I thought you did.

Yes, I make them up.

It can be very hard to make your way
in this world as a woman

but people do tend to listen to God.

It seems to me you're a very
intelligent young woman,

Miss Nightingale.

Would you like to assist me in this?

Stupid people have been writing
to The Examiner suggesting that the

death of Little Nell at the end
of Curiosity Shop is sentimental.


Well, of course it's sentimental.

How could the death of a perfect,

virginal girl be anything other
than full of deep sentiment?

Half the funerals in this city are
for children under ten, Bradbury.

It's not a sentiment, it's fact.

Innocent little virgin girls die.

They die. They die.

They die! Innocence always dies.

Shall we have the creamed
pineapple pudding...

Mmm...now perhaps?

I feel the urge to go out,
to walk, to take some drugs.

Do you like taking drugs, Mrs Lessing?

Yes. Yes, I went to a terrific
ether frolic last week.

William has a friend who always
has a great many new drugs.

Oh, excellent.
Well, let us repair to his.

I'm not sure he'll be in.

Oh, yes, he will be. Come on, William.

Yes, he will be.

Let us go pig.

No, Ollie!


Ollie, you foolish boy.

What? Can we come in?

We want to try some of your
chemicals for fun.

This isn't a great time.
Oh, just let us in, John.

We want to take some ether
and nitrous oxide

and hash and coca and cigars.

We've got Charles Dickens with us.

Er, one moment.

Very good. Hello. Yes, come on in.

Ah. Who'd like to take what?

How's that working, Mr Dickens?

If you're in the mood,
I might read you some of my drug diary.

It's quite...I think it's good.

It's short.

Hurry up, Dickens. I'd like a go.

In a minute, Bradbury.

You know, more than anything in
the world, I want to be a doctor.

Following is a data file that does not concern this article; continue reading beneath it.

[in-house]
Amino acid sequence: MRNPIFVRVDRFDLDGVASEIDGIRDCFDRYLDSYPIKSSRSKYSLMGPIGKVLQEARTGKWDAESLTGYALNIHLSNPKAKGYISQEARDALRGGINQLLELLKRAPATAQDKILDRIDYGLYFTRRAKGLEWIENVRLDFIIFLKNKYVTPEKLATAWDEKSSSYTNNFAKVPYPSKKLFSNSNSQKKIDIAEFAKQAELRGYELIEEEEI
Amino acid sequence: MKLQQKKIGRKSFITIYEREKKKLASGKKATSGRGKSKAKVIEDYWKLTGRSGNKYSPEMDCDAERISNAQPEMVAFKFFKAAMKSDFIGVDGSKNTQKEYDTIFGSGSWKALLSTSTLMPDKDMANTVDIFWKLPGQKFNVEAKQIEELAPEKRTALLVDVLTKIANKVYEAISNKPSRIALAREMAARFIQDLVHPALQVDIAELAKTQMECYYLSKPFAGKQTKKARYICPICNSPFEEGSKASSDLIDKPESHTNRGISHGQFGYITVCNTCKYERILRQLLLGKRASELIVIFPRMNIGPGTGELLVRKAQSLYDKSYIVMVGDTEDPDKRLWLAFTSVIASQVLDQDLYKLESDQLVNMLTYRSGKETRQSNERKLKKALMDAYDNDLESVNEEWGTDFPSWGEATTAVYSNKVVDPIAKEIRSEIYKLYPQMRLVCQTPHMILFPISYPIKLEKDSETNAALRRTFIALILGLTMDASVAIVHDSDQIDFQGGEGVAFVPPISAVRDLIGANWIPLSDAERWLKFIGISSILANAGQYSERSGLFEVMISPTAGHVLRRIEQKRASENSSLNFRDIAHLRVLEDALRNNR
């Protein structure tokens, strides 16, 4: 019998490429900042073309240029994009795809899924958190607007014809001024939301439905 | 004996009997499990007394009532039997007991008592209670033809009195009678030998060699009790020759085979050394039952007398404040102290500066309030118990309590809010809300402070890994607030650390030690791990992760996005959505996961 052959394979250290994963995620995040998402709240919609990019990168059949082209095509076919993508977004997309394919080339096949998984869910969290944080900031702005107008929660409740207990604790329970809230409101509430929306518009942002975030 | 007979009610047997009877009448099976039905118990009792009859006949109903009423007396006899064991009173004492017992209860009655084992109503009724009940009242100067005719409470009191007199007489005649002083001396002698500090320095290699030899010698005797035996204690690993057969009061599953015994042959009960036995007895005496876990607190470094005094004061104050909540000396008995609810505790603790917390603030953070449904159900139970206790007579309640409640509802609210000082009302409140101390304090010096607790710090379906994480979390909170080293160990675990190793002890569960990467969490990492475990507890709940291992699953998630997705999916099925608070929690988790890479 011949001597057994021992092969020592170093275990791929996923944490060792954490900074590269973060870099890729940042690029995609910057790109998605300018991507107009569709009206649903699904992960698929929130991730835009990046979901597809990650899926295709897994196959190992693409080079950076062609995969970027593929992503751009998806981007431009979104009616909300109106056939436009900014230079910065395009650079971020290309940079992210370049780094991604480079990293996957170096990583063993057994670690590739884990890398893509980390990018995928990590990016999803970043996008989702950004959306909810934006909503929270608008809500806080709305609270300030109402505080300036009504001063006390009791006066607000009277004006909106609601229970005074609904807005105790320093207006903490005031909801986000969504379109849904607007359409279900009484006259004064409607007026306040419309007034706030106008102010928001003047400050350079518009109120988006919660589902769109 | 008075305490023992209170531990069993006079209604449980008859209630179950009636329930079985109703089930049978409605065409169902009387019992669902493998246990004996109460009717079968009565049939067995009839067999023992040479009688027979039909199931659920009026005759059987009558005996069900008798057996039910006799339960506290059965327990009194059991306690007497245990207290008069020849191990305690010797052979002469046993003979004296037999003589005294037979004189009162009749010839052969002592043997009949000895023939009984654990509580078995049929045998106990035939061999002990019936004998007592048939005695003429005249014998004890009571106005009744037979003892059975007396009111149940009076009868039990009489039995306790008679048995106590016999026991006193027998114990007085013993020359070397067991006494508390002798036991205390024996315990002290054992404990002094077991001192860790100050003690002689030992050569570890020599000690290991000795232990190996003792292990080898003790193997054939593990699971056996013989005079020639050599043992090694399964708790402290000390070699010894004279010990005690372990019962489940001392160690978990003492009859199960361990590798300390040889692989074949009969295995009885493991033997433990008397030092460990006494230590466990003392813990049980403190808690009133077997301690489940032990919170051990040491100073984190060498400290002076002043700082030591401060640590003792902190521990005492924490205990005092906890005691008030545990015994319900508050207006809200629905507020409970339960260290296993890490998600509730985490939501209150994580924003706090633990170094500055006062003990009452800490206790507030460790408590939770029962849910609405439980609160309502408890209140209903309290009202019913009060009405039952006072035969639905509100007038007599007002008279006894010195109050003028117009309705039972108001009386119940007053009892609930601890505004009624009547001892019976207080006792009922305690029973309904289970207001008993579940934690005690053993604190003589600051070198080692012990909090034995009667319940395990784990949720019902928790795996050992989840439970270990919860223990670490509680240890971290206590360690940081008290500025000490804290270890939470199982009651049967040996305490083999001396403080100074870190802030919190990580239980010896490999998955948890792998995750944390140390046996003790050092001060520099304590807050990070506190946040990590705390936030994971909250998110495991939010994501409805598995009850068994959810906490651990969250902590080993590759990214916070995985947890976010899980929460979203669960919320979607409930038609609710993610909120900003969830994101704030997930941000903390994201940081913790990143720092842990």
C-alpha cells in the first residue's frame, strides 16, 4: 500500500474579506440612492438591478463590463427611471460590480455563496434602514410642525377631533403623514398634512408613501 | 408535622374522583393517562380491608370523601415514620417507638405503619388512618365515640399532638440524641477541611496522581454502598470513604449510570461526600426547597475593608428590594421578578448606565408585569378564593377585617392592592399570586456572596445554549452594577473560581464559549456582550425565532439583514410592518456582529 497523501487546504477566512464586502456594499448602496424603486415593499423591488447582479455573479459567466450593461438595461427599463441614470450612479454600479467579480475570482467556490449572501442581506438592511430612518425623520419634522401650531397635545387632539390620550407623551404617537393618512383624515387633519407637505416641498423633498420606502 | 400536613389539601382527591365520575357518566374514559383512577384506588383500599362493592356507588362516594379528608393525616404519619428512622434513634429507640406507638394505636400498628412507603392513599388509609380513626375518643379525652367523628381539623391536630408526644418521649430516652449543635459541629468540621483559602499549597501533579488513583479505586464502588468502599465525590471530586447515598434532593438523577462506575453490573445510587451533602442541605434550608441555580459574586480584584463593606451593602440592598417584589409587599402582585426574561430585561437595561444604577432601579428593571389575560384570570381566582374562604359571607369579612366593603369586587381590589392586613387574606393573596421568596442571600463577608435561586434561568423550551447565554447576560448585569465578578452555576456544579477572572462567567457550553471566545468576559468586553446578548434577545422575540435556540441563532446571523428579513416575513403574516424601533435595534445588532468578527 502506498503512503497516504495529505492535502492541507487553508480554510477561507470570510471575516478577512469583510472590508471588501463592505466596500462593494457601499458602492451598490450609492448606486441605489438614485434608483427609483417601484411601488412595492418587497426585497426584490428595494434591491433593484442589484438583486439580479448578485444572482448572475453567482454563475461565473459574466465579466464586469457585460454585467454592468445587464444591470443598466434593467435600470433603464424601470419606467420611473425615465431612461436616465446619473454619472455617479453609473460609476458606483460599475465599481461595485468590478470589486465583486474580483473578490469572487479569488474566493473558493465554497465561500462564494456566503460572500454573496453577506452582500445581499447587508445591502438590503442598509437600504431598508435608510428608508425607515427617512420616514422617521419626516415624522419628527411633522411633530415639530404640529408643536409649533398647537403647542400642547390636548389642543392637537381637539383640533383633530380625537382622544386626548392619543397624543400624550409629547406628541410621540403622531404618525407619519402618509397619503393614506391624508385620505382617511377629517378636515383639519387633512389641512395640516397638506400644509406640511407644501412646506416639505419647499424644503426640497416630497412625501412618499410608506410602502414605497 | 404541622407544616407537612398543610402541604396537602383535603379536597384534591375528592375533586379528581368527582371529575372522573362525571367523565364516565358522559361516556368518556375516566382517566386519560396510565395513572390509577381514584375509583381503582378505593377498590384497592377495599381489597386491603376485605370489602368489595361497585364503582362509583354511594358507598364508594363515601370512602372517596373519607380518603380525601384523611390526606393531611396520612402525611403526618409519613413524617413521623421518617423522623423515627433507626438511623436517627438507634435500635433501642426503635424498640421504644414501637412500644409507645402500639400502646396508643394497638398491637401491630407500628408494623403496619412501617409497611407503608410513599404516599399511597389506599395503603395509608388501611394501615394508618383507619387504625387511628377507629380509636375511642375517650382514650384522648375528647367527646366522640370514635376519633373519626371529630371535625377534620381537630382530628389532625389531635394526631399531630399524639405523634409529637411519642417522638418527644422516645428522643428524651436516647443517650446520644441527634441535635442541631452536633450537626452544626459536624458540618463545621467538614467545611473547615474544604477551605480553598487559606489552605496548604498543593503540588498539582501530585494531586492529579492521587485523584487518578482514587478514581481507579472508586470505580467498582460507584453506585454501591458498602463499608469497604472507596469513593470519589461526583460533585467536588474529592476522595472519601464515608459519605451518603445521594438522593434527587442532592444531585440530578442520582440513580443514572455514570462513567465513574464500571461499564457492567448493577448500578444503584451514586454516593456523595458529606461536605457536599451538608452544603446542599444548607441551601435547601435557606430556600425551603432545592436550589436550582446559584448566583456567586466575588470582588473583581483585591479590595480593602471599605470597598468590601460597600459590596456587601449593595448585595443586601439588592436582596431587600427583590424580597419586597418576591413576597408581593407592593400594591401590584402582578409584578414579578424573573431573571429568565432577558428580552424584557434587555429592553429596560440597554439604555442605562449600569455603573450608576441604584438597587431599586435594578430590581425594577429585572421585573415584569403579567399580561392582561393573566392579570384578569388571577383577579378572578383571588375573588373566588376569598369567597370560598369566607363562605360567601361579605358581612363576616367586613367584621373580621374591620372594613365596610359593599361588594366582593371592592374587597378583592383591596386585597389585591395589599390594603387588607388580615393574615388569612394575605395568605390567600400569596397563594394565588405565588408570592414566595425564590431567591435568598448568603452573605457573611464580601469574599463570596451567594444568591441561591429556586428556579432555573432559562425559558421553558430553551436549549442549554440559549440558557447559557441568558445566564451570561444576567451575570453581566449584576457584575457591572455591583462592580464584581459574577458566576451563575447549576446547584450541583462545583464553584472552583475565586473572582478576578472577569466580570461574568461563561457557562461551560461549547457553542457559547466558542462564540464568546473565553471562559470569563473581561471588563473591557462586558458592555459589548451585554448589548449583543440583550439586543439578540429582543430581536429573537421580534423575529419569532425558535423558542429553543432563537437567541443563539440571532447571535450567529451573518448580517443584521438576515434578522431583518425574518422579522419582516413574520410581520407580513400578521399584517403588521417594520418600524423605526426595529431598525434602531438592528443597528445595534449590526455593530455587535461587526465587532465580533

A physician or a surgeon.

That's a wonderful notion.

But how?

Wonderful but impossible.

You don't know what it's like,
William, to have society

forbid you from pursuing the
one thing that you really want.

I do.

Mrs Lessing, let us discuss your paper.

Did you bring it with you?

Step in here with me,
where there is more light.

Go and charm the unendurable.

Mrs Lessing.

Yes, here I come.

This is a cupboard.


You wish to discuss
poor children with me.

Yes... But...touch my beard first.

You don't have one.

There's a voluptuary quality to you,
Mrs Lessing,

that I find entirely irresistible.

Thank you.
You're like Venus entering a bar.

Touch my beard.

No, Mr Dickens.

Touch my crinkle, feel it. Go on.

I wish to boss you...

Get off, you beast.

But I'm the inimitable.

Get off, you nasty tosspot.


Little Nelly?

You haunt me still.

Ah, no!

Bradbury, we must leave this place.

Yes, get out,

you smug, self-aggrandising,
pretentious, molesting turd pipe.

Do you know what, I promise you,

the first thing I'll do with your
Dombey And Son when it comes out

is use it to wipe my notch.

Hear, hear, me too!

I will not be spoken to...


Ollie! Well done, you've come round.

John, what's going on?

This child's near dead.

Yes, that's my new assistant.

I keep him in the cupboard.

Oh, look at this, he's stolen your idea.

What a bastard!

Oh, Lady Neilson-Toy, what a
delightful honour. I see you're up.

My prescription worked. Yes, it did.

But I wish to
complain in a most vigorous

manner about the behaviour
of your surgeon.

My precious tiger brooch has been
taken from my bedside.


And you think I have taken it?

The brooch was there before surgery
but gone afterwards.

That is a very serious accusation
to make to a professional man.

Miss Nightingale,

we are accused of stealing
Lady Neilson-Toy's tiger brooch.

No, you are. What's the matter?

Why don't you search both our bags?
If that will reassure you.

I do not suspect Miss Nightingale.

A woman of such stainless reputation
would never perform a theft.

I'm willing to have my bag searched

if it will set aside doubts.

Well, yes, of course, me too.

No. Erm, try the side pockets.

In order to certify
Miss Nightingale's innocence.

What is that doing there?

A good attempt, madame.

I think it is all too clear
what has happened here.

No, it has been planted there.

But who on earth would do that?

And I know only too well how badly
the nurses are paid here.

I'm a volunteer.
But we can all recall you expressing

your admiration for the brooch,
Miss Nightingale.

Dr Hendrick, I insist that this
woman is removed from this hospital

immediately or I will press charges
and remove my patronage.

Miss Nightingale...

you must leave here. This might be
a dirty stain on your reputation.

However, if you allow me

to holiday in your family's villa
from the second week of August,

starting from Monday the 8th,
shall we say, for three weeks,

I assure you no-one
will ever hear of your thievery.


Your friend your husband -

is the most appalling man I've ever met.